It is also crucial to listen to your body and recognize the signs of potential protein poisoning.
Symptoms such as nausea, vomiting, fatigue, confusion, and shortness of breath may indicate the buildup of harmful substances in the body. If you experience these symptoms during a dry fast, it is essential to seek medical advice and consider stopping the fast to prevent further complications.
Danger of not ending the dry fast when signs appear
When certain signs appear, you need to be wary and attentive. Pushing through these symptoms can be dangerous. Dry fasting is a skill that keeps improving the more you chip away at it. Think of your health as being protected by an army of parasites. You can't get rid of everything at once.
Sometimes you may be trying to heal something specific during your dry fast but your body may have other priorities. In this case, it simply means that you will need to recharge and come back for another one in the near future. Don't push yourself too hard, so that you don't lose that chance. Some of the most common signs that you should keep an eye out for include:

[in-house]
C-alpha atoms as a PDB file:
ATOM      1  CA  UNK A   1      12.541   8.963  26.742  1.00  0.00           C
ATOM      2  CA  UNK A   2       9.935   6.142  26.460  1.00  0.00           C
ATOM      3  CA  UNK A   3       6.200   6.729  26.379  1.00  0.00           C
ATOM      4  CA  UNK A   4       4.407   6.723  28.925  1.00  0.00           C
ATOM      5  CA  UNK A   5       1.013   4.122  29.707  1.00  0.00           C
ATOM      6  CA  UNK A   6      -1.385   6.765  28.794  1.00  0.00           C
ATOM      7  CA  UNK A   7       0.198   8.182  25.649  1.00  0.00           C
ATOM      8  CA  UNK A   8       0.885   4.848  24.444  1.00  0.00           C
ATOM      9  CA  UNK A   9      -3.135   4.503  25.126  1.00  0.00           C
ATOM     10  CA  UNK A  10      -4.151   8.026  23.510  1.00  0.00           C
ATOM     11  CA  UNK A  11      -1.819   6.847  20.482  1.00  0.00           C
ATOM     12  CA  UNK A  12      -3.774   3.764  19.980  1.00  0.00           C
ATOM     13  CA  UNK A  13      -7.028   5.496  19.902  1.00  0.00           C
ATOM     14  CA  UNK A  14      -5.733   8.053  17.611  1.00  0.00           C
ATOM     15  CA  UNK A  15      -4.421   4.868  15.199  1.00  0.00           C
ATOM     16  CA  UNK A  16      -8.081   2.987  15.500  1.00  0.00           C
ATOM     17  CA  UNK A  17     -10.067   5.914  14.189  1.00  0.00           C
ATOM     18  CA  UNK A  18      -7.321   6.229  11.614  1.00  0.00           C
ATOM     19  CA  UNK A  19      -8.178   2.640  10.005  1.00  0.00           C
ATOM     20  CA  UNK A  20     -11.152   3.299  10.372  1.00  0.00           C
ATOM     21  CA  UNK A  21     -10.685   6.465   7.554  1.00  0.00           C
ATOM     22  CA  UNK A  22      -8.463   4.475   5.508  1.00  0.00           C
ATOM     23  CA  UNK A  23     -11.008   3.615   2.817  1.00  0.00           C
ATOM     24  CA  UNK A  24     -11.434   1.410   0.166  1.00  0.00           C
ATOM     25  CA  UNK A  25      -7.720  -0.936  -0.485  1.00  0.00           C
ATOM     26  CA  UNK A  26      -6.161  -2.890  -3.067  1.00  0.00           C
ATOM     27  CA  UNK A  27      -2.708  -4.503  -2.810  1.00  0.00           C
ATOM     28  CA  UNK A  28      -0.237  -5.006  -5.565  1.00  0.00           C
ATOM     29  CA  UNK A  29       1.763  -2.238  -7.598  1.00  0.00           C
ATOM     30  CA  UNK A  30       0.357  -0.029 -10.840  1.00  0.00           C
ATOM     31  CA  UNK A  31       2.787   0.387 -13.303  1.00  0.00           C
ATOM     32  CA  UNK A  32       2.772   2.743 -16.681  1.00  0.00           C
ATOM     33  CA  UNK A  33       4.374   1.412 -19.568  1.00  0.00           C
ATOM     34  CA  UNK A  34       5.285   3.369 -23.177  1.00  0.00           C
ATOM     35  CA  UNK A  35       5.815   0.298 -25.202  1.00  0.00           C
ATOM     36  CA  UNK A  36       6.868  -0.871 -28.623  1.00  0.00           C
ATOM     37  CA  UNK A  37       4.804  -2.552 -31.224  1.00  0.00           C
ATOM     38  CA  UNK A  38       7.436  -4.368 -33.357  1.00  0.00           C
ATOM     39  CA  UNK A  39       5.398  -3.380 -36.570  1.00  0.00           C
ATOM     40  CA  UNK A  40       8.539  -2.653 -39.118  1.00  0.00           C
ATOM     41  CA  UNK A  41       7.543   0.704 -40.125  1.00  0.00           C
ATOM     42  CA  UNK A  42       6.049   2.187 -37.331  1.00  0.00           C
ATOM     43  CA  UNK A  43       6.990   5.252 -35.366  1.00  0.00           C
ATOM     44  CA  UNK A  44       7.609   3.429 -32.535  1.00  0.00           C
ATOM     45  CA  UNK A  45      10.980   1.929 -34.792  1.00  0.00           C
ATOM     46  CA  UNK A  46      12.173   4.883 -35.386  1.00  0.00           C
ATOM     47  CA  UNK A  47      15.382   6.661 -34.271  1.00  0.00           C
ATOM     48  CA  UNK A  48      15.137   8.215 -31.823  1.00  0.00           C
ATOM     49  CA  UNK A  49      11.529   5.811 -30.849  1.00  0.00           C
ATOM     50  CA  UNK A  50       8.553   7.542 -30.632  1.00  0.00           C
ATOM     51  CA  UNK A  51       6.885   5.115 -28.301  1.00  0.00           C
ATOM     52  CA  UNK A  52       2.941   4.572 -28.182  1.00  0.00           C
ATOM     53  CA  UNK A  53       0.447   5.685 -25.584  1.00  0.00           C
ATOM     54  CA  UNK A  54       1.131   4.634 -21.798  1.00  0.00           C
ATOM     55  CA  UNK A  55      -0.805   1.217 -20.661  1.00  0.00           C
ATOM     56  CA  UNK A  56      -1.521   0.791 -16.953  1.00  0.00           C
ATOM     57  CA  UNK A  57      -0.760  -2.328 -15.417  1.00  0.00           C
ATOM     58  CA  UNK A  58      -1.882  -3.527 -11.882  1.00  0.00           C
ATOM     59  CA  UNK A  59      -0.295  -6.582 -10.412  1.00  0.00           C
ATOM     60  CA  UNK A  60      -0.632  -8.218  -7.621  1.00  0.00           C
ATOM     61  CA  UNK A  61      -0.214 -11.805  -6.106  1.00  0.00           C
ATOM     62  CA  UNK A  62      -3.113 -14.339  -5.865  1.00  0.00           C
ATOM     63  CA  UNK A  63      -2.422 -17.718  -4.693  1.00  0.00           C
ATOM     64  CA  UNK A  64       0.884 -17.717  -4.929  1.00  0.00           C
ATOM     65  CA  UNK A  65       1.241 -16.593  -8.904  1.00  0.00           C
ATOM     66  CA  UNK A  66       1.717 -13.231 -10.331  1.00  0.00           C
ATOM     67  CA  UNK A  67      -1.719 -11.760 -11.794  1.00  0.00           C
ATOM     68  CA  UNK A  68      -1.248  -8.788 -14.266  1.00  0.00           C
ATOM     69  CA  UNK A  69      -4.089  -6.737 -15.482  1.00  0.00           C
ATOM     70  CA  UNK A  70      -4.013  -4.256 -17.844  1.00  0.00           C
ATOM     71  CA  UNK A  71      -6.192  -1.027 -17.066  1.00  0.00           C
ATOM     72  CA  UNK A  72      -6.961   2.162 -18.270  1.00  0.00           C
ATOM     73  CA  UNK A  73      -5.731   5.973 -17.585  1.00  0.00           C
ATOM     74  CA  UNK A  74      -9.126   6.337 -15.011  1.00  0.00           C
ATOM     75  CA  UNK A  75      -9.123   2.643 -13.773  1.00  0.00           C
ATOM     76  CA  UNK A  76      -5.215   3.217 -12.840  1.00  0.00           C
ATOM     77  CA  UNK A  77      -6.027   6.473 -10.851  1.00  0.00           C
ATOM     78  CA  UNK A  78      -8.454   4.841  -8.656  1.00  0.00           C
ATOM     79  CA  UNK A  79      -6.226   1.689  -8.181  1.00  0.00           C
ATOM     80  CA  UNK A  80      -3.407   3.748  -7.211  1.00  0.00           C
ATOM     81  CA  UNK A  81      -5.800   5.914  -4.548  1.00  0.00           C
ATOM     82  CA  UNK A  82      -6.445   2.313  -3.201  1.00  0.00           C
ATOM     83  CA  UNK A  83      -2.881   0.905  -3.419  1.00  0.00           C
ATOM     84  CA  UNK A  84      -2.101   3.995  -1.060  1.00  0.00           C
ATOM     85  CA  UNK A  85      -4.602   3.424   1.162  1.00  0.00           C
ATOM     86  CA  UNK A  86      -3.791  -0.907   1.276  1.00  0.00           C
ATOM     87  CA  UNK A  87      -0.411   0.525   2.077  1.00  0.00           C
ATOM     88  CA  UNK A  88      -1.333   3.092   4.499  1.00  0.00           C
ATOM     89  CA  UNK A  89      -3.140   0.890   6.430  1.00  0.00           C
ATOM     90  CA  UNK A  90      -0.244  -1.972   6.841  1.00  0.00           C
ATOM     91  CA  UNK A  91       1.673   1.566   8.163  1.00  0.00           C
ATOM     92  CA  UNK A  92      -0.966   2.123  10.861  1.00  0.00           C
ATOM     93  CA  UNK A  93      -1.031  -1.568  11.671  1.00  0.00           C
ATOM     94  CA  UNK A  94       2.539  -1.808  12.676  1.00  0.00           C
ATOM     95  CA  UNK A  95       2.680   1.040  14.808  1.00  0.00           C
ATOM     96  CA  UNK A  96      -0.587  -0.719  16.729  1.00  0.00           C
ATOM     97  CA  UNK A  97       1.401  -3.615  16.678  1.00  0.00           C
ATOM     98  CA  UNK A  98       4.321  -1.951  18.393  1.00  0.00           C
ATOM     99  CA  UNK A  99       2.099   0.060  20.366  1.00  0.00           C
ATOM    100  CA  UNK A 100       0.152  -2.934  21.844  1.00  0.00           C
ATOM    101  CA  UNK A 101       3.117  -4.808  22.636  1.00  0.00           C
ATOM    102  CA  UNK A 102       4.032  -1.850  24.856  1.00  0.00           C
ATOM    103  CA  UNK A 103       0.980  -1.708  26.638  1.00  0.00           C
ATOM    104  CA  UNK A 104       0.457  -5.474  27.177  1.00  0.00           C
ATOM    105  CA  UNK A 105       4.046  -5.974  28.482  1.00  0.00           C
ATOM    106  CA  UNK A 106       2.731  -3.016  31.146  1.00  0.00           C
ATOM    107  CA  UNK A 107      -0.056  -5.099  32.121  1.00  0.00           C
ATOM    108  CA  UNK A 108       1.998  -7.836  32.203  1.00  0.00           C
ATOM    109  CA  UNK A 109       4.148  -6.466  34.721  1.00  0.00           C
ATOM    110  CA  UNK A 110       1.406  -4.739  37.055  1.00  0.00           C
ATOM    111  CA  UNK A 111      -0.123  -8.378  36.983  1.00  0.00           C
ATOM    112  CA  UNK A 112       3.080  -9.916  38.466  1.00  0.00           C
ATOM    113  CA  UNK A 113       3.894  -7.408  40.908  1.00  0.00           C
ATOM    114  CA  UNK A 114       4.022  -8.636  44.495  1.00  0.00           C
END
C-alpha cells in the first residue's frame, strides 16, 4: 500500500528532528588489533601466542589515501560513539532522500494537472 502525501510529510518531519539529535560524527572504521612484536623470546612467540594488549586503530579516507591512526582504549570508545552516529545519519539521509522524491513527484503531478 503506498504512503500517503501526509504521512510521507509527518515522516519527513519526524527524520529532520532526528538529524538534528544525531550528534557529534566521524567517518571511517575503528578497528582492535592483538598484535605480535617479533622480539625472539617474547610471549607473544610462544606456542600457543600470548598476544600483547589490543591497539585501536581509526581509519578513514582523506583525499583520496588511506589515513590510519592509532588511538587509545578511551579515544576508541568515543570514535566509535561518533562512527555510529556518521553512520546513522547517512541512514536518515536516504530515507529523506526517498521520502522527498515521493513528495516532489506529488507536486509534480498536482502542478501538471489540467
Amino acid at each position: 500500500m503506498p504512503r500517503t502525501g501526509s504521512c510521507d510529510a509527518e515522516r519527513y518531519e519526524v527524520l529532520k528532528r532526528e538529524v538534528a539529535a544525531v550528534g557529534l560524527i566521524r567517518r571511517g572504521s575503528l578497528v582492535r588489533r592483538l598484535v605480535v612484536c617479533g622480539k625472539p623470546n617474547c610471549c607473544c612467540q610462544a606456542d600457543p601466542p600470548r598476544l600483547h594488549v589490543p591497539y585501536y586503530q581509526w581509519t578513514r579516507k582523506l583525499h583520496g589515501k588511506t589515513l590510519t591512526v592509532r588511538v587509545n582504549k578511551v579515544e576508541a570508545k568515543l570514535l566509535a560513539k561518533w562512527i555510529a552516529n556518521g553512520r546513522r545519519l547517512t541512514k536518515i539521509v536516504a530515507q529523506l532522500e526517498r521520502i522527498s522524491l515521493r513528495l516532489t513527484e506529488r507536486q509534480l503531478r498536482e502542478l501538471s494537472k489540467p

- Pain in the liver and kidney that doesn't resolve after a walk, stretch, and organ massage
- Heart rate of over 110-120 BPM when resting
- Feelings of fainting and severe nausea that don't go away
- When you can't walk short distances (200-300m)
- If you haven’t produced urine in 12 hours or longer while dry fasting
Study: "Effects of Hydration Status on Cognitive Performance and Mood" Authors: Natalie A. Masento, David T. Golightly, Mark T. Ormerod, Robin L. Kennedy, Philippa A. Jackson Journal: British Journal of Nutrition, Volume 111, Issue 10, May 2014, pp. 1841-1852 DOI
Study: "Water Metabolism in the Physiology of Sports" Author: Eric F. Loucks Journal: Sports Medicine, Volume 37, Issue 1, January 2007, pp. 1-16 DOI